PLATINUM2024

Heyday

aka Heyday Books, News from Native California   |   Berkeley, CA   |  www.heydaybooks.com

Mission

Heyday is an independent, nonprofit publisher founded in 1974 in Berkeley, California. We are a diverse community of writers and readers, activists and thinkers. Heyday promotes civic engagement and social justice, celebrates nature’s beauty, supports California Indian cultural renewal, and explores the state’s rich history, culture, and influence. Heyday works to realize the California dream of equity and enfranchisement.

Ruling year info

1997

Publisher

Steve Wasserman

General Manager / Editorial Director

Gayle Wattawa

Main address

P.O. Box 9145

Berkeley, CA 94709 USA

Show more contact info

EIN

94-3268357

NTEE code info

Printing, Publishing (A33)

IRS filing requirement

This organization is required to file an IRS Form 990 or 990-EZ.

Sign in or create an account to view Form(s) 990 for 2022, 2021 and 2020.
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Communication

Blog

Programs and results

What we aim to solve

SOURCE: Self-reported by organization

As a nonprofit publisher, Heyday focuses on amplifying voices and ideas that may otherwise go overlooked. We produce work that is culturally significant and has long-lasting impact, even if it is less conventionally commercial. Unlike most larger publishers, we have a mission that centers around a home we know and love—a home where Heyday has been for nearly fifty years. We chronicle and celebrate California in a way that few other publishers or organizations can. Heyday’s Berkeley Roundhouse, the California Indian publishing program of our organization, helps provide an alternative to mainstream narratives through thoughtful publications, events, and partnerships. Our quarterly magazine, News from Native California, and books written by and focused on California Indians are done in collaboration with tribal communities, combatting challenges with visibility and representation in the media.

Our programs

SOURCE: Self-reported by organization

What are the organization's current programs, how do they measure success, and who do the programs serve?

The Berkeley Roundhouse

The Berkeley Roundhouse is Heyday's California Indian publishing and events program. Our Native books, quarterly magazine, News from Native California, and public events are devoted to the vibrant cultures, arts, languages, histories, social justice movements, and stories of California's diverse Indian peoples.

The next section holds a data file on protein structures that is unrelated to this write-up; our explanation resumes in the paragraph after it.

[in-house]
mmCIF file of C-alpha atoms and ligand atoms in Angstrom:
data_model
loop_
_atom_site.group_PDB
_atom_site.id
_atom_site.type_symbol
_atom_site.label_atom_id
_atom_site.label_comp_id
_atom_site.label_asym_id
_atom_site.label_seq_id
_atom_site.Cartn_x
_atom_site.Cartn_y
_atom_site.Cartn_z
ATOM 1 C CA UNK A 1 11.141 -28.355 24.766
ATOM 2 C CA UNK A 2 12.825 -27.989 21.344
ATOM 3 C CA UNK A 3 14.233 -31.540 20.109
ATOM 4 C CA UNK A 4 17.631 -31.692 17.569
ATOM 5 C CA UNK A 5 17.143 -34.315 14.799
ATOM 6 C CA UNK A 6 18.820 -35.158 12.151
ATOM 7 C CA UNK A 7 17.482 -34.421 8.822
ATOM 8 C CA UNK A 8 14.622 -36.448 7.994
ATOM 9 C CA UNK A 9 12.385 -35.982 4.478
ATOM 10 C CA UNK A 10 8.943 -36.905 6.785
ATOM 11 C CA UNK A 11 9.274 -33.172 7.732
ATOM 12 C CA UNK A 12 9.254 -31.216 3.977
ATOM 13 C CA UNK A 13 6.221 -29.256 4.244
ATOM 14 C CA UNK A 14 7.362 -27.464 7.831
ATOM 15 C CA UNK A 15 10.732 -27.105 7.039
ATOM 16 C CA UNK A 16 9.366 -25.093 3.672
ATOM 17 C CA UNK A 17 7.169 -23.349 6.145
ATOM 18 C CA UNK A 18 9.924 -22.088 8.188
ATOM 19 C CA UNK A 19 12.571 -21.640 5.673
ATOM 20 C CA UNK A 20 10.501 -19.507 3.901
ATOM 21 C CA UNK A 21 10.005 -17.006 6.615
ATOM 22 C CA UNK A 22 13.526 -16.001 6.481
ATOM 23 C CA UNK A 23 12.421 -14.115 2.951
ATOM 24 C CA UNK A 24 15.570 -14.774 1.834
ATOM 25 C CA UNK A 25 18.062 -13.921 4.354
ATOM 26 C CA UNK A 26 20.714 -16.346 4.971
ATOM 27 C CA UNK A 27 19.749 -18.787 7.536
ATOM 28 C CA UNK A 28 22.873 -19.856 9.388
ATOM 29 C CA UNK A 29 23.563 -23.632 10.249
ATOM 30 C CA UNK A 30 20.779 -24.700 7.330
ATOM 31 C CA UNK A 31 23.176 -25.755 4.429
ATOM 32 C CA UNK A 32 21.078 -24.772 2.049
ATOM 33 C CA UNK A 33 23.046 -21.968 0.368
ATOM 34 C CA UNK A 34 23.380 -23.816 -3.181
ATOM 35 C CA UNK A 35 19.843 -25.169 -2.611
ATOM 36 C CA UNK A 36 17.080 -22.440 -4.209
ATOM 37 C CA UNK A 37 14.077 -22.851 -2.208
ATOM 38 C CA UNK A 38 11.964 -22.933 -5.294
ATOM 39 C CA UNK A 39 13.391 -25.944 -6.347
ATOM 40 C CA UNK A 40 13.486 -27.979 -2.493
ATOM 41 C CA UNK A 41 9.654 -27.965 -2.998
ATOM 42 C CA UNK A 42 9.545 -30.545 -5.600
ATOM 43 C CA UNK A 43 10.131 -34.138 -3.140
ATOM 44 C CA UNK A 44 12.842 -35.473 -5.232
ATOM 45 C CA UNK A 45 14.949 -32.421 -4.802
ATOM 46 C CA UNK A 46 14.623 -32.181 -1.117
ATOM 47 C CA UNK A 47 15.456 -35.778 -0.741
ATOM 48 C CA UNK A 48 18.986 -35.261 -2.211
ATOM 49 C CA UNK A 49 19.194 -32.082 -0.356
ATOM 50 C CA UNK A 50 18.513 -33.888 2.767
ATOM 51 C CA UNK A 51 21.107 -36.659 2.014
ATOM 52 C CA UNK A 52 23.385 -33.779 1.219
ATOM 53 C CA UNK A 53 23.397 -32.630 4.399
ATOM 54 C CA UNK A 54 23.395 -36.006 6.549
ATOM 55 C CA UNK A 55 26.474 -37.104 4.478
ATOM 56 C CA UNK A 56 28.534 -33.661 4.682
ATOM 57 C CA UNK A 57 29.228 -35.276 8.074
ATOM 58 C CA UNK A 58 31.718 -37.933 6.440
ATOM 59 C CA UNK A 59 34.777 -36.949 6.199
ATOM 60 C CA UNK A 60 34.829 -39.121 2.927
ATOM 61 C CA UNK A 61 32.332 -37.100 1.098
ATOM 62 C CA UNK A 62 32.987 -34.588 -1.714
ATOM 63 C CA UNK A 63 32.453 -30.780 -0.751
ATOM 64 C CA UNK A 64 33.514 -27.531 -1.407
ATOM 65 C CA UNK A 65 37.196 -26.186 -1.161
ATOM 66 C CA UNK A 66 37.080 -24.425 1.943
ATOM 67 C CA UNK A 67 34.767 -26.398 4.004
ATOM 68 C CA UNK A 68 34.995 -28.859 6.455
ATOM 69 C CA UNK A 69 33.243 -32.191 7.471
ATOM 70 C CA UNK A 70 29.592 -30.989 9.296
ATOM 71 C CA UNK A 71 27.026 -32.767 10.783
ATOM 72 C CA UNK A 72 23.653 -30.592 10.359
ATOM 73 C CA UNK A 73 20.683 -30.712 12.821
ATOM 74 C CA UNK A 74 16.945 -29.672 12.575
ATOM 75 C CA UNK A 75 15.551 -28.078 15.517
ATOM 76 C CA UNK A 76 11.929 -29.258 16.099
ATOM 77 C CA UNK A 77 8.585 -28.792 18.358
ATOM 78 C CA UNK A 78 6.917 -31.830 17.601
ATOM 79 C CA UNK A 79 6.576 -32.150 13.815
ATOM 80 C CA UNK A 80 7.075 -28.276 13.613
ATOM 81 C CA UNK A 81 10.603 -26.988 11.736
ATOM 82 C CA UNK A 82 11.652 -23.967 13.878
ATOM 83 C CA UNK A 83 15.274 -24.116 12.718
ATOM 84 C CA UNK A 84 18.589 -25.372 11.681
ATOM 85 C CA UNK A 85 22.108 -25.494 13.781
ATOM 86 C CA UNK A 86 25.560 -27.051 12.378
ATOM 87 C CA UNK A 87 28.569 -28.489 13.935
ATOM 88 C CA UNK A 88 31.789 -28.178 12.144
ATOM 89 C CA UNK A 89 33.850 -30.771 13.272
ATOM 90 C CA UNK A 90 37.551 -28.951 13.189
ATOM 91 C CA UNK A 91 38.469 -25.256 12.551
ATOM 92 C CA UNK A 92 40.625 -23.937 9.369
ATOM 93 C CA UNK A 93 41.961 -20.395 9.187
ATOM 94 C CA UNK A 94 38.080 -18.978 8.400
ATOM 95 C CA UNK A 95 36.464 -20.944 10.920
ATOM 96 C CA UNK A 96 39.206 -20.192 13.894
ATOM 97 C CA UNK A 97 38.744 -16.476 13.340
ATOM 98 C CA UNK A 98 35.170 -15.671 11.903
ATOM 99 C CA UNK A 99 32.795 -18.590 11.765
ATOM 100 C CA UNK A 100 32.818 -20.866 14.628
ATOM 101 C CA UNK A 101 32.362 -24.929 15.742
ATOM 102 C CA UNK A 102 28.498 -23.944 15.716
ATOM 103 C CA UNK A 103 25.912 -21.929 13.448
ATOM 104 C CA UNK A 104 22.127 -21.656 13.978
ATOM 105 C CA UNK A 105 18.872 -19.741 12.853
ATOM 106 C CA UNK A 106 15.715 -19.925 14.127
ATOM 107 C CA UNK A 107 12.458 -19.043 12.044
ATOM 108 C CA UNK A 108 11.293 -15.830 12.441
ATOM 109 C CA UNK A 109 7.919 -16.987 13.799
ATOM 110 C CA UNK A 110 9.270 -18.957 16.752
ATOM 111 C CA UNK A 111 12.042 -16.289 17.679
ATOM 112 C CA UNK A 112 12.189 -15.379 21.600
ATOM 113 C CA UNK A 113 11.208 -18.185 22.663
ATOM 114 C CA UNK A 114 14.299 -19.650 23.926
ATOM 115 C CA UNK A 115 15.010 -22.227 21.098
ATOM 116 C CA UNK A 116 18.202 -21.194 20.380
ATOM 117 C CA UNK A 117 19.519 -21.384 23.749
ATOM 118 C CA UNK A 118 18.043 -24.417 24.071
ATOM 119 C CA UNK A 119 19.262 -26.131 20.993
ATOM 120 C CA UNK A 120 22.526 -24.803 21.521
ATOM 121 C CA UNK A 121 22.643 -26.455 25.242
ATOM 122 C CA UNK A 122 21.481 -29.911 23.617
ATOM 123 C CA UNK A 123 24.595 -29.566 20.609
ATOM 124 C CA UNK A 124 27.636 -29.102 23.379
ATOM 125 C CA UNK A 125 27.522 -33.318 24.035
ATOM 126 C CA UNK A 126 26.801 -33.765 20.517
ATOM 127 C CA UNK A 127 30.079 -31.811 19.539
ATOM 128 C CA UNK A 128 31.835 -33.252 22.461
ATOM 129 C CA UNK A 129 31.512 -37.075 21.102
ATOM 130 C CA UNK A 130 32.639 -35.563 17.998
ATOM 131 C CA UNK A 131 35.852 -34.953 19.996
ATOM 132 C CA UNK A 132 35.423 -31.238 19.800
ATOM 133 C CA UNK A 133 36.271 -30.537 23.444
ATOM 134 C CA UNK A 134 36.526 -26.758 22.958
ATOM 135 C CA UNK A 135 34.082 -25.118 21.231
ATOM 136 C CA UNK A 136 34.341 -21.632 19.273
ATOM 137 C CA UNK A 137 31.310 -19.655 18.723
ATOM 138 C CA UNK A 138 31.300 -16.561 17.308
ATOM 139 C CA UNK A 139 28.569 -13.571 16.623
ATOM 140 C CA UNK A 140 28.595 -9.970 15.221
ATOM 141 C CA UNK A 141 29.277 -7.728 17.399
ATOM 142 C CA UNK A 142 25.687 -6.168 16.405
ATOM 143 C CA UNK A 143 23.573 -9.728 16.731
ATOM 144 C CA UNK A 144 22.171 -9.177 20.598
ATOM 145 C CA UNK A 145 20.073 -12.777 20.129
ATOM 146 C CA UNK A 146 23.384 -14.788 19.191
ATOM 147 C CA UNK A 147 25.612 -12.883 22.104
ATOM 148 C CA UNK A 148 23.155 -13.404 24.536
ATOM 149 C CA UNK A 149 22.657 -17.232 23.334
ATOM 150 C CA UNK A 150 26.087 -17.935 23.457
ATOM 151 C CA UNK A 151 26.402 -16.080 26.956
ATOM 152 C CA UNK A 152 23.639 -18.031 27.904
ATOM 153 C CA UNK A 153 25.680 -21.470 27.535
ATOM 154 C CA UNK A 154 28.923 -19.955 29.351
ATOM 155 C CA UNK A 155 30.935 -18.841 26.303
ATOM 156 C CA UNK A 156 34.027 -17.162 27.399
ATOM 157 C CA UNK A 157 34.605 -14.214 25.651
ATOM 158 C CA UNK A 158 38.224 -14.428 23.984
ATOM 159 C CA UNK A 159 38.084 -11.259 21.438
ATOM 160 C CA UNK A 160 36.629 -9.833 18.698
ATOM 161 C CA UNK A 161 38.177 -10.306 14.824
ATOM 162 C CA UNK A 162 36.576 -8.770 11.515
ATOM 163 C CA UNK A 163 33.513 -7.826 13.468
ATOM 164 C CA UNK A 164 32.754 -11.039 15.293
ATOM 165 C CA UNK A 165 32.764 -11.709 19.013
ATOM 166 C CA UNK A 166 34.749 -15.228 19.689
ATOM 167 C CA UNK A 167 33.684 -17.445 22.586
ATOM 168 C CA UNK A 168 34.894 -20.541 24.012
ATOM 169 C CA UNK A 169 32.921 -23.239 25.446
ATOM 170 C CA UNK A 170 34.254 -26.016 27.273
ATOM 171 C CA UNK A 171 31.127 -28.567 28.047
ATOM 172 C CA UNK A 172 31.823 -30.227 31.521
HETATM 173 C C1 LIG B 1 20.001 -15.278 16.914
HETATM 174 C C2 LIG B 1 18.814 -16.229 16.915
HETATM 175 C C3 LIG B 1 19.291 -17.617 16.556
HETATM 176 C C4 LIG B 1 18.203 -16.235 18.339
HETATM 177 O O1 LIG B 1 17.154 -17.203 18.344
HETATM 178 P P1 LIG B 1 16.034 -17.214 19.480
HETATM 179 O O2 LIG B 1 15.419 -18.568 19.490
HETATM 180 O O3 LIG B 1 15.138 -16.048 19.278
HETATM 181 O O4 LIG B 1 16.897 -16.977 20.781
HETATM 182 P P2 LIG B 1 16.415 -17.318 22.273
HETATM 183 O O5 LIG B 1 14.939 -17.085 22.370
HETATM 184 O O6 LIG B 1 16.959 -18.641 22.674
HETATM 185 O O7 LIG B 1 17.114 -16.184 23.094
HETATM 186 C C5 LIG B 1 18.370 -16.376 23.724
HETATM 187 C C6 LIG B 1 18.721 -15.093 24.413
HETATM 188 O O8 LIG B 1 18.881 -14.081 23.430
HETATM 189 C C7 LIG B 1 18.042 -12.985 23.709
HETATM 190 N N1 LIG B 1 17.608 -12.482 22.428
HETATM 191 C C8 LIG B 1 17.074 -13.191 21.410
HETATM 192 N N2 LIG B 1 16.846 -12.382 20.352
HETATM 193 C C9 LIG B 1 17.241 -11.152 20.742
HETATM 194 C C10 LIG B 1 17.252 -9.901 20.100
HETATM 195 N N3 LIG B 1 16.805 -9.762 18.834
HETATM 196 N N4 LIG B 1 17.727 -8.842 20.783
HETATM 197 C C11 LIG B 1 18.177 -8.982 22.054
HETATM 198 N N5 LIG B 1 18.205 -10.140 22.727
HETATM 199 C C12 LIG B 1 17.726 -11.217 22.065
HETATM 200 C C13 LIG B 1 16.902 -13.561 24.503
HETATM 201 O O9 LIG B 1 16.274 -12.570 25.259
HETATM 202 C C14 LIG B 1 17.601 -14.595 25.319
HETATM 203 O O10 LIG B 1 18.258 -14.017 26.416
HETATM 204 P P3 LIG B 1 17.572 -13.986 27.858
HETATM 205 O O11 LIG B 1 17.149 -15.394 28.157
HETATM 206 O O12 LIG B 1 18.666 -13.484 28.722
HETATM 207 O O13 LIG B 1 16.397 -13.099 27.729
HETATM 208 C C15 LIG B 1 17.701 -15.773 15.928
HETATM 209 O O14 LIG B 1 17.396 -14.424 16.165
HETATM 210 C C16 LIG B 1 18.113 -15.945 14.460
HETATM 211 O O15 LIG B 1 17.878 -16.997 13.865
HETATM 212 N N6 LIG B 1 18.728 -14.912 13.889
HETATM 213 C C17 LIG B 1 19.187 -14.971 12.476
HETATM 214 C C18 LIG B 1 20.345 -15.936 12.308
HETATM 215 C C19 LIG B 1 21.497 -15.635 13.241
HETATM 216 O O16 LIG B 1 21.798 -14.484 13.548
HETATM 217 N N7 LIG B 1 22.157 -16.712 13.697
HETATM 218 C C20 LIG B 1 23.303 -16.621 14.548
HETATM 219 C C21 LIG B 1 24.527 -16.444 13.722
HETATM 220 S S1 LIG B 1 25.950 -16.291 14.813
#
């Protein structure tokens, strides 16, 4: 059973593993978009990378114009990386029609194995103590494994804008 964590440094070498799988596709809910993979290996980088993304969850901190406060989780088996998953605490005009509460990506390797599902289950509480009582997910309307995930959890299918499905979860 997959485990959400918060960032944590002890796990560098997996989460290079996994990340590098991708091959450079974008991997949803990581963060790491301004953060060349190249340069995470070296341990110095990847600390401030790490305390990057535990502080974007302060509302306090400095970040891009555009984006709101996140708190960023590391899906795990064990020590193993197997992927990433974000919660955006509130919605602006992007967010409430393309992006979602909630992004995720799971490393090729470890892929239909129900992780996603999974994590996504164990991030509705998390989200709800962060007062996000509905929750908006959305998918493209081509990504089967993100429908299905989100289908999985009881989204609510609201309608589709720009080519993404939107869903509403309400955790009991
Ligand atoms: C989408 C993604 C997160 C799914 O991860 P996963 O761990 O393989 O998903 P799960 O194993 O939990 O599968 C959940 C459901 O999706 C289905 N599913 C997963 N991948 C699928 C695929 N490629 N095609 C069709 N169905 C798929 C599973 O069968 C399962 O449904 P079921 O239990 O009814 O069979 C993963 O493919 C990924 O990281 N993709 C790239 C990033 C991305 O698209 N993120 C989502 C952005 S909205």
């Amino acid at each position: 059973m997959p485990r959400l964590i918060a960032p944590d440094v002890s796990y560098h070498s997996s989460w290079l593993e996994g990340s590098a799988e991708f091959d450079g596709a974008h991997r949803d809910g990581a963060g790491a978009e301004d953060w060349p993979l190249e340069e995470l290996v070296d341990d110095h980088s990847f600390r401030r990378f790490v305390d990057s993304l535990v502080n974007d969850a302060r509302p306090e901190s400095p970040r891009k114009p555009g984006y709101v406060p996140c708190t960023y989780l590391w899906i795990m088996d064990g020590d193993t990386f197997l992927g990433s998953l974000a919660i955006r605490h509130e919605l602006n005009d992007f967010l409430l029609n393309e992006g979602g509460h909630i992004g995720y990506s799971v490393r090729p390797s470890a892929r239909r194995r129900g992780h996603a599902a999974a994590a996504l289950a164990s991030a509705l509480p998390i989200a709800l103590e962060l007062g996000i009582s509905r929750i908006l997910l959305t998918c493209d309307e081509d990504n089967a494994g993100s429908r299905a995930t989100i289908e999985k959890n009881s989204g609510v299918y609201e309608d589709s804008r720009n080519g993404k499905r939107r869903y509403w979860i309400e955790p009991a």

Population(s) Served
Indigenous peoples

Where we work

Our results

SOURCE: Self-reported by organization

How does this organization measure their results? It's a hard question but an important one.

Number of books distributed

This metric is no longer tracked.
Totals By Year
Type of Metric

Output - describing our activities and reach

Direction of Success

Holding steady

Number of periodicals distributed

This metric is no longer tracked.
Totals By Year
Population(s) Served

Indigenous peoples

Related Program

The Berkeley Roundhouse

Type of Metric

Output - describing our activities and reach

Direction of Success

Holding steady

Goals & Strategy

SOURCE: Self-reported by organization

Learn about the organization's key goals, strategies, capabilities, and progress.

Charting impact

Four powerful questions that require reflection about what really matters - results.

Heyday aims to promote civic engagement and social justice, celebrate nature’s beauty, support California Indian cultural renewal, and explore the state’s rich history, culture, and influence. Through the work we publish and events we host, our goal is to continue growing a diverse community of writers, readers, and activists who think critically about the issues most important in our home state and beyond.

At Heyday, we prioritize sustainably acquiring, publishing, and promoting the books and events that best fulfill our mission. We also seek to use best publishing practices to ensure that our team works together in ways that are fiscally sustainable and professionally satisfying.